"Radio is cheap, portable and has enormous potential for local and national growth," says Mirta Lourenço, chief of the media development section of the United Nations Educational, Scientific and Cultural Organisation (UNESCO). The Paris-based agency this week approved a proposal from Spain to proclaim an annual World Radio Day set for Feb. 13 which will be observed in a variety of ways by UNESCO’s 195 member states.
"The aim is to promote community radio and also to celebrate the service radio provides," Lourenço told IPS. "It was felt that radio had not been adequately recognised for its many services to humankind." During the organisation’s two-week General Conference, which ended Thursday, member states agreed on goals that that included raising awareness about the continued relevance of radio especially for "marginalised groups", and encouraging the creation of new channels by indigenous and community organisations. UNESCO says that about one billion people (or one in seven of the world’s population) still do not have access to radio.
"We need to expand access because in a way radio is irreplaceable. Once you buy your radio set, you have it for life and the information you receive can make a big difference especially in rural communities," Lourenço said. World Radio Day would also be used to highlight the need to "empower civil society on the right to communicate," UNESCO says. It should help as well to "enhance networking among broadcasters" and to promote human and citizens’ rights.
Radio has been used negatively for propaganda during both world wars, and also to incite violence, as in the 1994 Rwandan genocide. But UNESCO points out that it also has a specific role in emergency communication, disaster relief and other areas. The agency has drawn up an ambitious programme, supported by Sweden, to strengthen radio in rural areas in Africa so that broadcasters can produce quality programmes about local concerns including agriculture and healthcare.
Stations run by rural women would be part of the project as well as education on how to use new communication technologies such as texting to reach audiences who could then text back questions or comments. "From what I’ve seen in many developing countries, radio is generally the cheapest form of media for people who may not be able to buy a newspaper every day or afford television," says Jamion Knight, a Paris-based former radio journalist who worked in the Caribbean.
"Having access to radio allows you to get information not only on what is happening in your community but also on what is happening around the world, and people are able to share information, which makes for a powerful tool," he told IPS. Knight used radio to highlight issues such as post-partum depression, a condition that had not been discussed much by media in the region. Such reports can give women the support needed to address their feelings.
Radio can also be used to help rehabilitate offenders, UNESCO says. One creative project was the development of "prison radio" in Jamaica, the first of its kind in the Caribbean. Both inmates and correctional officers were trained to produce and broadcast programmes in a scheme supported by UNESCO and the Canadian International Development Agency. One of the aims was to prepare prisoners for reintegration into society. It is not clear, however, whether these and other initiatives will be at risk in the funding crisis that UNESCO currently faces.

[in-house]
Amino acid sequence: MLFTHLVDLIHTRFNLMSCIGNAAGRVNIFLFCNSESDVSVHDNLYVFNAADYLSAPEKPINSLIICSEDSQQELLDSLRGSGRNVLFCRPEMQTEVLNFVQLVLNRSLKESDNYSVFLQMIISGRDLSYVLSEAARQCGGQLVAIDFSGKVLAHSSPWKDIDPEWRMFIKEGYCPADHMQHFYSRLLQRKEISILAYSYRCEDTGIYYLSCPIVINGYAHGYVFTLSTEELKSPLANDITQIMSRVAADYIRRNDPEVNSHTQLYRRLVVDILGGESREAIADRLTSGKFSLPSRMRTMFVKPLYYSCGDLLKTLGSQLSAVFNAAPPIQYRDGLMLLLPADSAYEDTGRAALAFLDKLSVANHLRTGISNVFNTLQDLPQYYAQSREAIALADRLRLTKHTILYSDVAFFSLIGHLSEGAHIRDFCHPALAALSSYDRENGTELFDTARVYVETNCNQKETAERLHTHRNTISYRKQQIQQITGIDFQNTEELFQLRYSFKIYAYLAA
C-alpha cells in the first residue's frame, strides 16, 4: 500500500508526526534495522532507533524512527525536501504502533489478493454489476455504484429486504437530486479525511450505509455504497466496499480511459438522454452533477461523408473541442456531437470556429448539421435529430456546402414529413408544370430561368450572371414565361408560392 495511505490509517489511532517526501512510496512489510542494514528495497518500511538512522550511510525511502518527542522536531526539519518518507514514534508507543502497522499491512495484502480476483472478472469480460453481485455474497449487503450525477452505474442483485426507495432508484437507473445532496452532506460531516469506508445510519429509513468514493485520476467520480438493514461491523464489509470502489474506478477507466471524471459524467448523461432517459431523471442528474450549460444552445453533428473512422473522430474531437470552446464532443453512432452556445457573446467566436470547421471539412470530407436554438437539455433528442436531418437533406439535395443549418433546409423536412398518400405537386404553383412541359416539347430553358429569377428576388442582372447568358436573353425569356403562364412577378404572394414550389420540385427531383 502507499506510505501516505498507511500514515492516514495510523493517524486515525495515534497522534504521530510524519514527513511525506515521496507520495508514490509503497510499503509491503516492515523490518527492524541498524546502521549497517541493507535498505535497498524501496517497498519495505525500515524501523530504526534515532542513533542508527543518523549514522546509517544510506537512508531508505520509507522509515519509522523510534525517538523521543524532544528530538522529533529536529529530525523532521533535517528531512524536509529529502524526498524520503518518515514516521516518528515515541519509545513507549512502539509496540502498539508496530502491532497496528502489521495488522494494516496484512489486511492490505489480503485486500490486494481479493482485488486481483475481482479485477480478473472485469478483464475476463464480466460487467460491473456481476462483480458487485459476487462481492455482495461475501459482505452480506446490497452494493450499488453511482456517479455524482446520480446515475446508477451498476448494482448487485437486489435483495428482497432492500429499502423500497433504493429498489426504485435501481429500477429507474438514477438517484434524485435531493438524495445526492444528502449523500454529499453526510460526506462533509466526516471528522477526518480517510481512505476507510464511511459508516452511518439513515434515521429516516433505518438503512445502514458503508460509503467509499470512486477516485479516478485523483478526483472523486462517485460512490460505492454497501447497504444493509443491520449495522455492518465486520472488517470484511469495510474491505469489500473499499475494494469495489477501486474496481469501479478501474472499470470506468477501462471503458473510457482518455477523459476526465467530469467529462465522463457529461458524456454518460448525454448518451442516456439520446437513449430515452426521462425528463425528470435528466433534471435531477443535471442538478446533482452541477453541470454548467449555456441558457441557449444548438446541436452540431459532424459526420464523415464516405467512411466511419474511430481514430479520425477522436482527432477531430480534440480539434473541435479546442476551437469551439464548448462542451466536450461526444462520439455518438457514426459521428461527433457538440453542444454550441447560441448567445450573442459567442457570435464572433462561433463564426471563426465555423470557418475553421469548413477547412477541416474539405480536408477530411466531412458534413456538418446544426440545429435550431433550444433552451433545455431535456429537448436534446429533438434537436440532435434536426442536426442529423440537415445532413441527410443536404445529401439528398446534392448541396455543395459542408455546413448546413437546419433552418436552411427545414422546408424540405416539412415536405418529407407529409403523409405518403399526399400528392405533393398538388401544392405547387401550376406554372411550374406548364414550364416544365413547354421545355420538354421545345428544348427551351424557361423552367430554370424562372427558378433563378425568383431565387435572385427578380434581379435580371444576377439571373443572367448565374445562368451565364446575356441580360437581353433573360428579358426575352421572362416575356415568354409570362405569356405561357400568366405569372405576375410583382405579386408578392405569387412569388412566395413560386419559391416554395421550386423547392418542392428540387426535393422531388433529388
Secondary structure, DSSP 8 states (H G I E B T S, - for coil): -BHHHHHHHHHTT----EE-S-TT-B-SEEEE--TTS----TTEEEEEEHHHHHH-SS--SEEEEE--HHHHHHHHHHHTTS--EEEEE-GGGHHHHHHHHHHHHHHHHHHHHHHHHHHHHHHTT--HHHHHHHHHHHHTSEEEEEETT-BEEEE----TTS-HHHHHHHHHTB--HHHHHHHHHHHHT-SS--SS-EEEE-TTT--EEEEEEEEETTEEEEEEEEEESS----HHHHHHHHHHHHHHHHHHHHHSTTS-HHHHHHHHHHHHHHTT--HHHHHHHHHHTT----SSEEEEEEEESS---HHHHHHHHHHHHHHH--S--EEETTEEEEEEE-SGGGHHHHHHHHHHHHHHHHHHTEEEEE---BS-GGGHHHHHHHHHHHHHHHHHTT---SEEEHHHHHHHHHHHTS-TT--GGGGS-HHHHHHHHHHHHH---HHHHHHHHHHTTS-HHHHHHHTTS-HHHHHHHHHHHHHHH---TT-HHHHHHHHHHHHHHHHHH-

On Thursday, at the closing session of the General Conference, the agency’s director-general Irina Bokova launched an Emergency Multi-Donor Fund to help fill a shortfall resulting from United States’ withholding of dues following the admission of Palestine to UNESCO on Oct. 31.
To cover the funding gap to the end of 2011, Bokova told the General Conference that the organisation had already begun a thorough review of all of its activities planned for November and December. "I have temporarily interrupted certain activities to revise their costs," Bokova said.
Meanwhile, the government of Gabon has announced a donation of two million dollars, and UNESCO has set up a site where the general public can make donations online. Whatever the outcome of the funding debacle, World Radio Day should still be a boost to broadcasters, who will see their medium celebrated globally for its positive aspects. The date commemorates the establishment of U.N. Radio in 1946 and was proposed by Bokova after discussion in which several countries suggested days that were linked to national developers of radio.
These pioneers included Canadian-American Reginald Fessenden, the "inventor" of audio broadcasting who was born on Oct. 6, and Italian Guglielmo Marconi, who is believed to have made the first wireless transmission of morse code on Jul. 27, 1896. Oct. 30, the day when Orson Welles first broadcast ‘The War of the Worlds’ radio play in the United States in 1938, was also proposed but ultimately rejected. The play caused panic among some listeners who believed that Martians were invading Earth. Welles’ broadcast showed the power of radio, and the impact it could have on communities. With World Radio Day, UNESCO says it wants to highlight and promote that capability, but for development and social change. (END)